Evolutionary Theory and Legal Philosophy

Evolutionary Theory and Legal Philosophy

Wojciech Zaluski

This unique book presents various ways in which evolutionary theory can contribute to the analysis of key legal-philosophical problems. Wojciech Zaluski explores three central questions; the ontological question – what is the nature of law?; the teleological-axiological question – what are the main values to be realized by law?; the normativity question, which has two aspects; normative: what explains the fact that legal norms provide reasons for action?, and motivational: what explains the fact that humans can be motivated by legal norms? It is argued that evolutionary theory suggests non-trivial answers to these questions, and that these answers can become the building blocks of a new – evolutionary – paradigm in legal philosophy.

Introduction

Wojciech Zaluski

Subjects: economics and finance, evolutionary economics, game theory

Extract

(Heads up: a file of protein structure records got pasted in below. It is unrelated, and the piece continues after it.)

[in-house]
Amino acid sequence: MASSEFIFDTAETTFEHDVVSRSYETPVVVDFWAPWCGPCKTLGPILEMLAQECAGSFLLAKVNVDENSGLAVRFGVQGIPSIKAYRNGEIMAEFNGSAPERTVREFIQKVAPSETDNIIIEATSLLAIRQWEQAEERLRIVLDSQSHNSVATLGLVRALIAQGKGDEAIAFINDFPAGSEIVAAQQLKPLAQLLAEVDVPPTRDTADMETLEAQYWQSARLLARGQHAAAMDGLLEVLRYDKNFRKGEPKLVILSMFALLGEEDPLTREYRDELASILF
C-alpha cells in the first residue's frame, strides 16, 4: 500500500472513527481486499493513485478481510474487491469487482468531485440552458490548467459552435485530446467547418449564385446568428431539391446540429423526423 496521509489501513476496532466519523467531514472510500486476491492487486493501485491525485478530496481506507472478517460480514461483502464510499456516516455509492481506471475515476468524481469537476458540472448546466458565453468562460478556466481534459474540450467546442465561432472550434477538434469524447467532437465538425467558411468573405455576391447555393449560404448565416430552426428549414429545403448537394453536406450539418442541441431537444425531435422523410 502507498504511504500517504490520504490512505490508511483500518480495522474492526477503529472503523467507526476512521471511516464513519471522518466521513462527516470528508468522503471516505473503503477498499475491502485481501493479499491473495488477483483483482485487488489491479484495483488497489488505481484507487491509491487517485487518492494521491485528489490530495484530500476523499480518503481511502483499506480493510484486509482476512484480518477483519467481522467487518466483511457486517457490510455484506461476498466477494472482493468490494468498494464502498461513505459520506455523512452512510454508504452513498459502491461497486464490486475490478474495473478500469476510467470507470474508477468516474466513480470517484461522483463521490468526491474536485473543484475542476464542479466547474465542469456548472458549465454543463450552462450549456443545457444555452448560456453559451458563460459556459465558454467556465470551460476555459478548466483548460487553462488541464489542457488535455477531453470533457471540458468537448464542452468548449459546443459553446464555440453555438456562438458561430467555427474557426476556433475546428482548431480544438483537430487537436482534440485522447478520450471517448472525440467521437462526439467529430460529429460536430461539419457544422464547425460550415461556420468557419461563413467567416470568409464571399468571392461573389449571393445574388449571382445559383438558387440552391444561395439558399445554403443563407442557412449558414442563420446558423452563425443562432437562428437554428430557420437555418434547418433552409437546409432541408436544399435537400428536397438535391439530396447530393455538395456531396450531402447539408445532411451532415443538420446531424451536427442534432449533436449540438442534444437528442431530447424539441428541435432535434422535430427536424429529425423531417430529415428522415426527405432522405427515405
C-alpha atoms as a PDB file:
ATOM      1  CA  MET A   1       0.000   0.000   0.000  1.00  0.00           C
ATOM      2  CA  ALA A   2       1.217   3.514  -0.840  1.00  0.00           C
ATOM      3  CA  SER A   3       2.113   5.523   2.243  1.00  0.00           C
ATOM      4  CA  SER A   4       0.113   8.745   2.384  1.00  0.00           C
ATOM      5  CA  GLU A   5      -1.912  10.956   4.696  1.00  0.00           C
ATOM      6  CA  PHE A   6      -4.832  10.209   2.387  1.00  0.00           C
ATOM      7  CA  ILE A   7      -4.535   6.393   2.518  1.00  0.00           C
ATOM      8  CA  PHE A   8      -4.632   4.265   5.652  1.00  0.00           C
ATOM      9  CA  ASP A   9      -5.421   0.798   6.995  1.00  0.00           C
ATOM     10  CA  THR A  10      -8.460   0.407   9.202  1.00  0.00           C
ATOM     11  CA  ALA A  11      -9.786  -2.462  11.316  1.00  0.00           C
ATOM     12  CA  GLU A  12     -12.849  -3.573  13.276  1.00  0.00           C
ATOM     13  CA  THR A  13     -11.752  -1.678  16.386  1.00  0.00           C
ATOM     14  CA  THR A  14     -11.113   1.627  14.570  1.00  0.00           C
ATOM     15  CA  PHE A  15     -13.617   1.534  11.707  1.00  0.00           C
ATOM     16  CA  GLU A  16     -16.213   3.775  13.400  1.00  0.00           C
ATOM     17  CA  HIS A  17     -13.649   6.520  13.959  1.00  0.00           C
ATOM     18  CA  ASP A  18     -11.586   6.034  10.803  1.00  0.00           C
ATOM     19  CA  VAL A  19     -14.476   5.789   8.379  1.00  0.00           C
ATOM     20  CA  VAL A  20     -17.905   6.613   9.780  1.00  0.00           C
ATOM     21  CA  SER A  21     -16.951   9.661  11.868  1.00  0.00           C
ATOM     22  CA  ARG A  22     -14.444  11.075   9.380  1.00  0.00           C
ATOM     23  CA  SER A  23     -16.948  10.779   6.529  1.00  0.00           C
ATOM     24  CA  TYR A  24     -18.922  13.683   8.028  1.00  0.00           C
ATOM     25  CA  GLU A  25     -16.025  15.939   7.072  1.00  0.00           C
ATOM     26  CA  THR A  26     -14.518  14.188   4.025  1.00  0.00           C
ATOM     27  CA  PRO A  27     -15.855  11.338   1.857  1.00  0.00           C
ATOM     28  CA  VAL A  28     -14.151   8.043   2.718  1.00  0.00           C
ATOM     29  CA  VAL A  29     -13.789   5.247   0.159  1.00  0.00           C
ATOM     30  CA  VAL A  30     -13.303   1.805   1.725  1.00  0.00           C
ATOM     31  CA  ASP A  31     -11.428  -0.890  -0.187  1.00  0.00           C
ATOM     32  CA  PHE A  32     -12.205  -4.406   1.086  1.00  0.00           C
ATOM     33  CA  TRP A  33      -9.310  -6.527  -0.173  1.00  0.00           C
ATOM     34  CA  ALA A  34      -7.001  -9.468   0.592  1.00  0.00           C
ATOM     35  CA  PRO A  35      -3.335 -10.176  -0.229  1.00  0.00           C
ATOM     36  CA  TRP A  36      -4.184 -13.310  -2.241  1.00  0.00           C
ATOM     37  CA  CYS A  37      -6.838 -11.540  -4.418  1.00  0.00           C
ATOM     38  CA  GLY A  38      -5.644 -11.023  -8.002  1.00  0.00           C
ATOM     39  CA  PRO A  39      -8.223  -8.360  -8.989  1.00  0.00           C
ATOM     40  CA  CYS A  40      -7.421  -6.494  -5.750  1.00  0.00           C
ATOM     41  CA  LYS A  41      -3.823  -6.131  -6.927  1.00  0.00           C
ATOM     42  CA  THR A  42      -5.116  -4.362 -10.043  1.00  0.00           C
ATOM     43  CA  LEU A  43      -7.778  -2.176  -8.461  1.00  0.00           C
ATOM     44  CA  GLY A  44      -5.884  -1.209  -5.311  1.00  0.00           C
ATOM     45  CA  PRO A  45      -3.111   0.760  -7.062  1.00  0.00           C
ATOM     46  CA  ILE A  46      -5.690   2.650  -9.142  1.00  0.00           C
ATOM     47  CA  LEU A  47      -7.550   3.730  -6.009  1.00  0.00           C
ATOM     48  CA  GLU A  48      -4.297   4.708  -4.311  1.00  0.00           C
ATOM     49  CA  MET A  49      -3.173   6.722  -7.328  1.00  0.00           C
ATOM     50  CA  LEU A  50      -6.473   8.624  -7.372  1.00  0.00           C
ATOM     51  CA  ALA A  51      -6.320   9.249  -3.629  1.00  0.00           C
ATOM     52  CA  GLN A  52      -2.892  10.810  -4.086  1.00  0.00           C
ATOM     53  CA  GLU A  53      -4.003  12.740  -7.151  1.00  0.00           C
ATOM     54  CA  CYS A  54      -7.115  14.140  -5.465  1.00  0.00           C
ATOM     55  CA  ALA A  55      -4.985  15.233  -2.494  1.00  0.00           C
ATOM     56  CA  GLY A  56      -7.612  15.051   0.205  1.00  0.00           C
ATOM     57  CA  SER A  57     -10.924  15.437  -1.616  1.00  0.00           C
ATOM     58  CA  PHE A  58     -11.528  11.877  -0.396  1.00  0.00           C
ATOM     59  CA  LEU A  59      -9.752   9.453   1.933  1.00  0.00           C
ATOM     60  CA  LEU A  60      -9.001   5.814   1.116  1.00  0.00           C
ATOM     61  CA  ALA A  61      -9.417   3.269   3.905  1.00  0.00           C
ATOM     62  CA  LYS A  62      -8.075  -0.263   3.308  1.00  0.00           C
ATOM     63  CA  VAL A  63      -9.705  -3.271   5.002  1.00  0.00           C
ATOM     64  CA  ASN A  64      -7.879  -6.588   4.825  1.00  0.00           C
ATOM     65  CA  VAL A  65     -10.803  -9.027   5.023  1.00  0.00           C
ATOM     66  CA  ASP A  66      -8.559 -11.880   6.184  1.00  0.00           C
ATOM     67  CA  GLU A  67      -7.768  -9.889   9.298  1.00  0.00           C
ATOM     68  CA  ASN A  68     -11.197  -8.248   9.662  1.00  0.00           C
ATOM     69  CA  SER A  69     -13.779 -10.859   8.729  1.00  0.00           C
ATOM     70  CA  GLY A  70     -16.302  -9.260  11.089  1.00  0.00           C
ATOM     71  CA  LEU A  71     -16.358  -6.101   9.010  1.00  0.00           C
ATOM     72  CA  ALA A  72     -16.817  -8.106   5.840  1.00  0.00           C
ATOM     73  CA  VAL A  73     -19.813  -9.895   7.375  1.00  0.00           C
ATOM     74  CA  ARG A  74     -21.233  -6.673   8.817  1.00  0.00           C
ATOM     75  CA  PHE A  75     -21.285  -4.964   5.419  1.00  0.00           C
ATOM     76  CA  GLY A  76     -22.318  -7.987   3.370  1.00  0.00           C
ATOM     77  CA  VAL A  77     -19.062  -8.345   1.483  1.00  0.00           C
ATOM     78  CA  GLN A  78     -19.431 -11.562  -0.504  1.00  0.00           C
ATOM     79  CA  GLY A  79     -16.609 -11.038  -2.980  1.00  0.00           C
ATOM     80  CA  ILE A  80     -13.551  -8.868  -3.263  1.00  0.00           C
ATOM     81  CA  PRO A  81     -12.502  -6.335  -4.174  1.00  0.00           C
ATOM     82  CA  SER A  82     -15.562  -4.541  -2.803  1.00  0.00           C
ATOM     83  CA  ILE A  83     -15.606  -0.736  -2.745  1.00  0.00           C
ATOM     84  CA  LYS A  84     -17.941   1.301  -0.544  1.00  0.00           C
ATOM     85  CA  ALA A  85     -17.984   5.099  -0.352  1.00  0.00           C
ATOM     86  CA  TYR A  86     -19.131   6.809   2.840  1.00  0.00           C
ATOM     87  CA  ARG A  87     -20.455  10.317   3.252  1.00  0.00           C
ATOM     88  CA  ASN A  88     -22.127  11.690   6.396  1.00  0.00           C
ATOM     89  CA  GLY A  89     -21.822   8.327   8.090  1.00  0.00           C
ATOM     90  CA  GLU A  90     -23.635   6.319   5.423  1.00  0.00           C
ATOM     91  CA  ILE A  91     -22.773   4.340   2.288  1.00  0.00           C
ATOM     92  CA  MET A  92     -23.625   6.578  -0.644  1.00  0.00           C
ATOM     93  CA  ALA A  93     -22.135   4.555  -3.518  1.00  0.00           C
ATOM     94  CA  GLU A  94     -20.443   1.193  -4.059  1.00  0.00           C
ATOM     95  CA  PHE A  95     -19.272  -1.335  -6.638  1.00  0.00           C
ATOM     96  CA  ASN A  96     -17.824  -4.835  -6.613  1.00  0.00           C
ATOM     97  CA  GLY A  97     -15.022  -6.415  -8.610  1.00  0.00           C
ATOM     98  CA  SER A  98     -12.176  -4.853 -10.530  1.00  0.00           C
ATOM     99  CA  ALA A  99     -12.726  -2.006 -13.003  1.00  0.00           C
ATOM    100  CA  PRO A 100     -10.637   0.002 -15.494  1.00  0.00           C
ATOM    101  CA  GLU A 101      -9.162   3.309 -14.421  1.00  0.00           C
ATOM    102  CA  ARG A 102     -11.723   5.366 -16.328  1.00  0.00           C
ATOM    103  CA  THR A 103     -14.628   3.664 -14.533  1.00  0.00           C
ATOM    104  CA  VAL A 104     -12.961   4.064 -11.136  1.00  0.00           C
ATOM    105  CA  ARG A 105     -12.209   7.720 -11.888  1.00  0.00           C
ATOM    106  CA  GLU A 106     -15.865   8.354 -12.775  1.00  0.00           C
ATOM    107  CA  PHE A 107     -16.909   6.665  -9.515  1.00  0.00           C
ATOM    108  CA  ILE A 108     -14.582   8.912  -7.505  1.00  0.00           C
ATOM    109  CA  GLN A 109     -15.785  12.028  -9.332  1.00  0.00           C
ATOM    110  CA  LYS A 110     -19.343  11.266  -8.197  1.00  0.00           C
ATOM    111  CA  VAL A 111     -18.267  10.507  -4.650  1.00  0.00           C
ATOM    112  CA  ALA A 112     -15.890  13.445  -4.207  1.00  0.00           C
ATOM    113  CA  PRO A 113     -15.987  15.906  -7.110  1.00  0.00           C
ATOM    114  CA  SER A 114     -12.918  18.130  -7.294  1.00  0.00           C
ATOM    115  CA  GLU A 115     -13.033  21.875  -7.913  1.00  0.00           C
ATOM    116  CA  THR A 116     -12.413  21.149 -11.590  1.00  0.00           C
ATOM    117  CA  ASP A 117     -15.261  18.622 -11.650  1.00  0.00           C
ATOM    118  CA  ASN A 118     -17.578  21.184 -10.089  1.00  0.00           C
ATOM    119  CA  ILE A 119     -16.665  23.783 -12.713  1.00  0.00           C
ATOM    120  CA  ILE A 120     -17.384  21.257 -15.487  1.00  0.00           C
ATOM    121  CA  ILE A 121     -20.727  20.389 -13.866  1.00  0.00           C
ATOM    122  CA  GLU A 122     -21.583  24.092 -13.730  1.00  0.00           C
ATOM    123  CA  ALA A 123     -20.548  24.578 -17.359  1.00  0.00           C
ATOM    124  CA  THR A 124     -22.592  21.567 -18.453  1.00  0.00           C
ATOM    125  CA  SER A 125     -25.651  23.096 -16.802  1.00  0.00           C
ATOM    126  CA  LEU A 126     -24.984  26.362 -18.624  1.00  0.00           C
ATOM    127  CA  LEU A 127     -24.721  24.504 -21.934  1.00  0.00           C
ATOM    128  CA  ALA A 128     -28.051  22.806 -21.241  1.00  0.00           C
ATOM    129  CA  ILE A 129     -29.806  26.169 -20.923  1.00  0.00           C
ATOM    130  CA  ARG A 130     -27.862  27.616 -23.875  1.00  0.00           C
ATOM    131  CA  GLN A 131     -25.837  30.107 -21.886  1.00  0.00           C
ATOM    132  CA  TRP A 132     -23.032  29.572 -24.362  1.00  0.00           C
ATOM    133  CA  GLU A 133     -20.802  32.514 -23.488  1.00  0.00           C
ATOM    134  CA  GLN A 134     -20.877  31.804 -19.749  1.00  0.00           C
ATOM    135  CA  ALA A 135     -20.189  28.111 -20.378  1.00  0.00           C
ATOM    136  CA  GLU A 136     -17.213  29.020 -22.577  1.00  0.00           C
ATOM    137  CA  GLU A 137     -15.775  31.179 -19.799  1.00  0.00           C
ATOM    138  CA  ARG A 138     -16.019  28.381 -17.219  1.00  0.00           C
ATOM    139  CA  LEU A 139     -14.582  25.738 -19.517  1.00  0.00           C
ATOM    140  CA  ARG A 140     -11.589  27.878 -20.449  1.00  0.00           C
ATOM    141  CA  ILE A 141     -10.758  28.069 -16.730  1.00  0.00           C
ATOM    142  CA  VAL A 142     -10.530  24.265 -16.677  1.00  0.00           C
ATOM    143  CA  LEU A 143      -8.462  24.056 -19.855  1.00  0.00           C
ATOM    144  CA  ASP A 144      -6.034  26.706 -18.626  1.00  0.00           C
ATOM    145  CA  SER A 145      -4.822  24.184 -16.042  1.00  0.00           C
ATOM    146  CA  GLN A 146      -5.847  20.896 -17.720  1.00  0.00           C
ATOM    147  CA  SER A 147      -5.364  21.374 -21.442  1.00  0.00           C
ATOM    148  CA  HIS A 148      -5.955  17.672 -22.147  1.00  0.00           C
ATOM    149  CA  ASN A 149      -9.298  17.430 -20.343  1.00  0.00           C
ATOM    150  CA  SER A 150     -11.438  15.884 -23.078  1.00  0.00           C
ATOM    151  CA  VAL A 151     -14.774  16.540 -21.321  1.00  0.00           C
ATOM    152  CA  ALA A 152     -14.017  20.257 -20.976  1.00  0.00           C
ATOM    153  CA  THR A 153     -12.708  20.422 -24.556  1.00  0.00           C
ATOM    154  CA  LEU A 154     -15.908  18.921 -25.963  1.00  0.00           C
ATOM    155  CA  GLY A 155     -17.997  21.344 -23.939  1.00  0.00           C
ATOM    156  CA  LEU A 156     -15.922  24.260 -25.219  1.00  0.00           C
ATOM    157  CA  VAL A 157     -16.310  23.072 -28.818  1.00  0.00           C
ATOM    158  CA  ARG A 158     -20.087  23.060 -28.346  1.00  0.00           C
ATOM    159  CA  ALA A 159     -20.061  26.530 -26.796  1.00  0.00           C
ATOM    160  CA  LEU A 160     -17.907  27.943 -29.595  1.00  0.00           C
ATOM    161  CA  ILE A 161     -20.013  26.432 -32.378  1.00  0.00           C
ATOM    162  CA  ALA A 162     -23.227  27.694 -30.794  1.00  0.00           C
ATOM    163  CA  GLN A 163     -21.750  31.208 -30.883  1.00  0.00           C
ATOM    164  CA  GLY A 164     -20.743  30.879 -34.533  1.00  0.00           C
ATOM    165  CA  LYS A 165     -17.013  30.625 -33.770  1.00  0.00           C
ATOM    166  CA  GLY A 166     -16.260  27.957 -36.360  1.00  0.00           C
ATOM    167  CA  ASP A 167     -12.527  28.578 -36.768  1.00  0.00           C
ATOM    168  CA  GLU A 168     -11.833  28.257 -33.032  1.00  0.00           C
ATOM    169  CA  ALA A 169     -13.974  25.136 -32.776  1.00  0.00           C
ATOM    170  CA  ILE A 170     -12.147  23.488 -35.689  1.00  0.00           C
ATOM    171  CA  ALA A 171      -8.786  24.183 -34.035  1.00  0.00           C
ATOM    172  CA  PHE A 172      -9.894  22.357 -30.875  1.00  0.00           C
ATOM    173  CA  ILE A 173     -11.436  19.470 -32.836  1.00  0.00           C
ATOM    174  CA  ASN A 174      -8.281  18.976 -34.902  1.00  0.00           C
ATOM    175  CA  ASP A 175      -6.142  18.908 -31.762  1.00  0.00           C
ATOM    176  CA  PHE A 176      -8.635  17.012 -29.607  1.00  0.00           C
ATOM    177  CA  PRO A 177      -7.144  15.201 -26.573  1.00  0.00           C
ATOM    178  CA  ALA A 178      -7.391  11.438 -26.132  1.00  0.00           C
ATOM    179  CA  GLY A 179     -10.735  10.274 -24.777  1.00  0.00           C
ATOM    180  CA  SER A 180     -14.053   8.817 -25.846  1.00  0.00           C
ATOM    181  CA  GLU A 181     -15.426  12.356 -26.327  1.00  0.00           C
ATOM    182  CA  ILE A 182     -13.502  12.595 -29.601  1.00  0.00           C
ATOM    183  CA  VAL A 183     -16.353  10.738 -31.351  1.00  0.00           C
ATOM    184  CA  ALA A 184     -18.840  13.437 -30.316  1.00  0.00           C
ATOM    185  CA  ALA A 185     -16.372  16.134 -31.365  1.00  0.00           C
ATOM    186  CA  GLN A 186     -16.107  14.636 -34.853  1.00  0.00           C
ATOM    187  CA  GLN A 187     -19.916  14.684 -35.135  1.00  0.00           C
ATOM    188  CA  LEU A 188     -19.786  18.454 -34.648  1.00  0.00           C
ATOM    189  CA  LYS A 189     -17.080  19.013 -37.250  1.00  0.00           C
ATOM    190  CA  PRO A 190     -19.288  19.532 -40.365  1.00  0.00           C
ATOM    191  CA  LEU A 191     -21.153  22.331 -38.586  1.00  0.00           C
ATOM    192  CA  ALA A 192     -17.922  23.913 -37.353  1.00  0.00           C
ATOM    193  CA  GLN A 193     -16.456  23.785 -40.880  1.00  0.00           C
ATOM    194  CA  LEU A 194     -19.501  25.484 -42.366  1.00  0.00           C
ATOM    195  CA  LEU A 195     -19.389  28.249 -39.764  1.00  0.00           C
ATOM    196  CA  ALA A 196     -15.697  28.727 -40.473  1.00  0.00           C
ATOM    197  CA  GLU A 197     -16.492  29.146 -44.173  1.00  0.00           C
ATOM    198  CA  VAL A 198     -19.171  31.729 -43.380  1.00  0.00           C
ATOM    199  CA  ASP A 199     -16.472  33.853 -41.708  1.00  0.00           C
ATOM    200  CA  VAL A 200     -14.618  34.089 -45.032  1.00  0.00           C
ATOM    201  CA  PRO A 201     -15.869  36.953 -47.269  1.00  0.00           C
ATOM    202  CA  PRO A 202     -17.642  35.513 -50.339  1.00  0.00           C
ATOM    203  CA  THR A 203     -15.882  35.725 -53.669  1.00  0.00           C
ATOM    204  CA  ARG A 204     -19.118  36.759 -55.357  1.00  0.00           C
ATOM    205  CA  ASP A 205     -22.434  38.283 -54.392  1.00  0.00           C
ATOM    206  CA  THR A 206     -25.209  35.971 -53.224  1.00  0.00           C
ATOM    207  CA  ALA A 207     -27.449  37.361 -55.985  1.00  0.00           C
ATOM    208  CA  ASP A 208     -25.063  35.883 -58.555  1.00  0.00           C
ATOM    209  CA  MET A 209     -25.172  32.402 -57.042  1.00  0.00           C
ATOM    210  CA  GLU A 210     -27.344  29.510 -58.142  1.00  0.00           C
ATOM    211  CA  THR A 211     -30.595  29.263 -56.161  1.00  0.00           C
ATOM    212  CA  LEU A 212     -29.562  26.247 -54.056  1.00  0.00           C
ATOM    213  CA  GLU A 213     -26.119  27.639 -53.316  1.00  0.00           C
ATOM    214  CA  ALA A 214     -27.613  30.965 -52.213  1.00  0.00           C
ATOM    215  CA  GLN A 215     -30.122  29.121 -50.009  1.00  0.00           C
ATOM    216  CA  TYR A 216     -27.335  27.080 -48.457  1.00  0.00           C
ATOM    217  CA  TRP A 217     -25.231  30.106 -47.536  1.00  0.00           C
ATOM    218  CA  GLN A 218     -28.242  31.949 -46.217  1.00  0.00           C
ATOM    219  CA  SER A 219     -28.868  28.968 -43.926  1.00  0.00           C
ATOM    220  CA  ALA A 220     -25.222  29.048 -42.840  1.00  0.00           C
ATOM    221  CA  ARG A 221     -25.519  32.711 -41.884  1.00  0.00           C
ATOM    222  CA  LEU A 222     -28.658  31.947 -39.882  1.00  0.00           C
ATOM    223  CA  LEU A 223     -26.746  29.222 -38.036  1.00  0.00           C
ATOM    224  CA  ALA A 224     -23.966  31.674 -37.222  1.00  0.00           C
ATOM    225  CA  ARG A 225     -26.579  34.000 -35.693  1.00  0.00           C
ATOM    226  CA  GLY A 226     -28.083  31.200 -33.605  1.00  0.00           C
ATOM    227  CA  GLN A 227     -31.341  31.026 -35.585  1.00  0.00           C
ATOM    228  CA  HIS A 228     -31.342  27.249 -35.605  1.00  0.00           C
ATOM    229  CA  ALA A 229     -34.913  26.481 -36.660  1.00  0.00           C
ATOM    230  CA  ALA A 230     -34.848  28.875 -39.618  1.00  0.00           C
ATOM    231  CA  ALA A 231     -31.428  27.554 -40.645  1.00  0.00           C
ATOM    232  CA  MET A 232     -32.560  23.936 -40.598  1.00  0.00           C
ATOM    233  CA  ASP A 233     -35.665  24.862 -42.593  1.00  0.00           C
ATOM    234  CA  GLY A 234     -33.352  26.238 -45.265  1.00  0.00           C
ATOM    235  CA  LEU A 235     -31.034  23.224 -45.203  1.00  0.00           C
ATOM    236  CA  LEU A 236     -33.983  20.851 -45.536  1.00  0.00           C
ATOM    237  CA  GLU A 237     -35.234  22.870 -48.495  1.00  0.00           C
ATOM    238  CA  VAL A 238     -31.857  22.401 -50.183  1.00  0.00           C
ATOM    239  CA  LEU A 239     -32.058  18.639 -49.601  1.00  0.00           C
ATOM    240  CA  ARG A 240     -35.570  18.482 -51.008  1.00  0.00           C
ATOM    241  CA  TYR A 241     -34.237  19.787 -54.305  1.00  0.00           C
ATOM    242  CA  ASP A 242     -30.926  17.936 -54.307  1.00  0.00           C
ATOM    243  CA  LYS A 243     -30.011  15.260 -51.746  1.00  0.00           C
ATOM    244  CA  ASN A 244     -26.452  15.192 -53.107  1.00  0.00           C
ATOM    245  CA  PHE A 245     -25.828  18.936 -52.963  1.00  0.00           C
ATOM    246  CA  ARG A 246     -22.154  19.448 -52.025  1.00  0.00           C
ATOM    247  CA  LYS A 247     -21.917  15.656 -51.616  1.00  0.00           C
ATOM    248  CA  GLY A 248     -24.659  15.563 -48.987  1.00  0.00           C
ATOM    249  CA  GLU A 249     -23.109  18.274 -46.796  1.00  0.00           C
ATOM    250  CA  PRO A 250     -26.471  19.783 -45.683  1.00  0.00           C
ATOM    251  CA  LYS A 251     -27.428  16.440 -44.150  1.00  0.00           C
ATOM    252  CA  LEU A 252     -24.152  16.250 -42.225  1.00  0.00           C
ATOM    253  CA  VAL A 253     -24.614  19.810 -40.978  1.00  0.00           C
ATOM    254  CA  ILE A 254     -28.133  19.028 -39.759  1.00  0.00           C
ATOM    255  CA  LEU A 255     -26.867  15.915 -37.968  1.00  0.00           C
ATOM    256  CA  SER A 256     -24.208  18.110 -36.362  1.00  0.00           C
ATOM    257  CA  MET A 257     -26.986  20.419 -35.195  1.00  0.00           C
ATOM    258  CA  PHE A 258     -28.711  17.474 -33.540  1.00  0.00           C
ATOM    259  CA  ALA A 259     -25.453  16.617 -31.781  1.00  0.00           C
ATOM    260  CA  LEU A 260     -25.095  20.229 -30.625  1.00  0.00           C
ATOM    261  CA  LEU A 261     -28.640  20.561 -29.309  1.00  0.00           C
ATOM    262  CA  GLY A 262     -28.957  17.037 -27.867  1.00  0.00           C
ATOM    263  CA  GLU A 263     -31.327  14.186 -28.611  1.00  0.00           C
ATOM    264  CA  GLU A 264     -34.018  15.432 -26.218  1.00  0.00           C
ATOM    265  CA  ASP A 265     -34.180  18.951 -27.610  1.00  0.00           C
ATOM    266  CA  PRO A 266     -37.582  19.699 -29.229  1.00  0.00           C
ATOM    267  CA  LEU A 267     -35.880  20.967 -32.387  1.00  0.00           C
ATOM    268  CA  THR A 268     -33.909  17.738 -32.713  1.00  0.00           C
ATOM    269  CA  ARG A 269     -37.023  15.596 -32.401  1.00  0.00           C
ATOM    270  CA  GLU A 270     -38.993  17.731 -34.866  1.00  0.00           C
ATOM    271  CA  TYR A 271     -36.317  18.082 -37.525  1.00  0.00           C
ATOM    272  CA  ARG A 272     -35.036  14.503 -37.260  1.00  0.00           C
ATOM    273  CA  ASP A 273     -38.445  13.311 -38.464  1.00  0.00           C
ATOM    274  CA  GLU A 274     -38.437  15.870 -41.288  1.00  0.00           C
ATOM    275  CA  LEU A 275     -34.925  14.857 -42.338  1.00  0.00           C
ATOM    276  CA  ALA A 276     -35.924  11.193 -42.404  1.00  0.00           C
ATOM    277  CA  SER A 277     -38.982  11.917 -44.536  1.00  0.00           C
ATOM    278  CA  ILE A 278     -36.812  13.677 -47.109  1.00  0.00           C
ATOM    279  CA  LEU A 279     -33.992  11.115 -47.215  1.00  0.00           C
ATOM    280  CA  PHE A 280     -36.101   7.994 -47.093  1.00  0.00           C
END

The overarching thesis of this book, when cautiously formulated, says that evolutionary theory,1 via the account of human behaviour and human psychological mechanisms it provides, can be a source of valuable insights in the context of legal-philosophical analyses. When formulated more boldly, it says that evolutionary theory can give rise to a new current in legal philosophy, which can be called an ‘evolutionary current in legal philosophy’. In order to justify the thesis in its cautious formulation, the following general argument seems to be sufficient. The argument says that this thesis is self-evident, as it is a corollary of two self-evident assumptions. The first assumption asserts that our behavioural dispositions are the products of natural selection, and so cannot be understood without recourse to evolutionary theory. The second assumption asserts that law deals with human behaviour, as it is in the first place a mechanism for shaping human behaviour. Accordingly, a philosophical reflection on law, in so far as it focuses on law qua a mechanism for shaping human behaviour (which is, arguably, the most natural focus of such reflection), has to take into account the results of evolutionary theory. In order to justify the thesis in its bold formulation, in turn, one must, first, define the concept of a legal-philosophical current, and, second, show that the ‘evolutionary current in legal-philosophy’ satisfies this definition. Now, I propose to define ‘a current in legal philosophy’ as a set of well worked-out answers to the following (interrelated) questions: 1. 2. 3....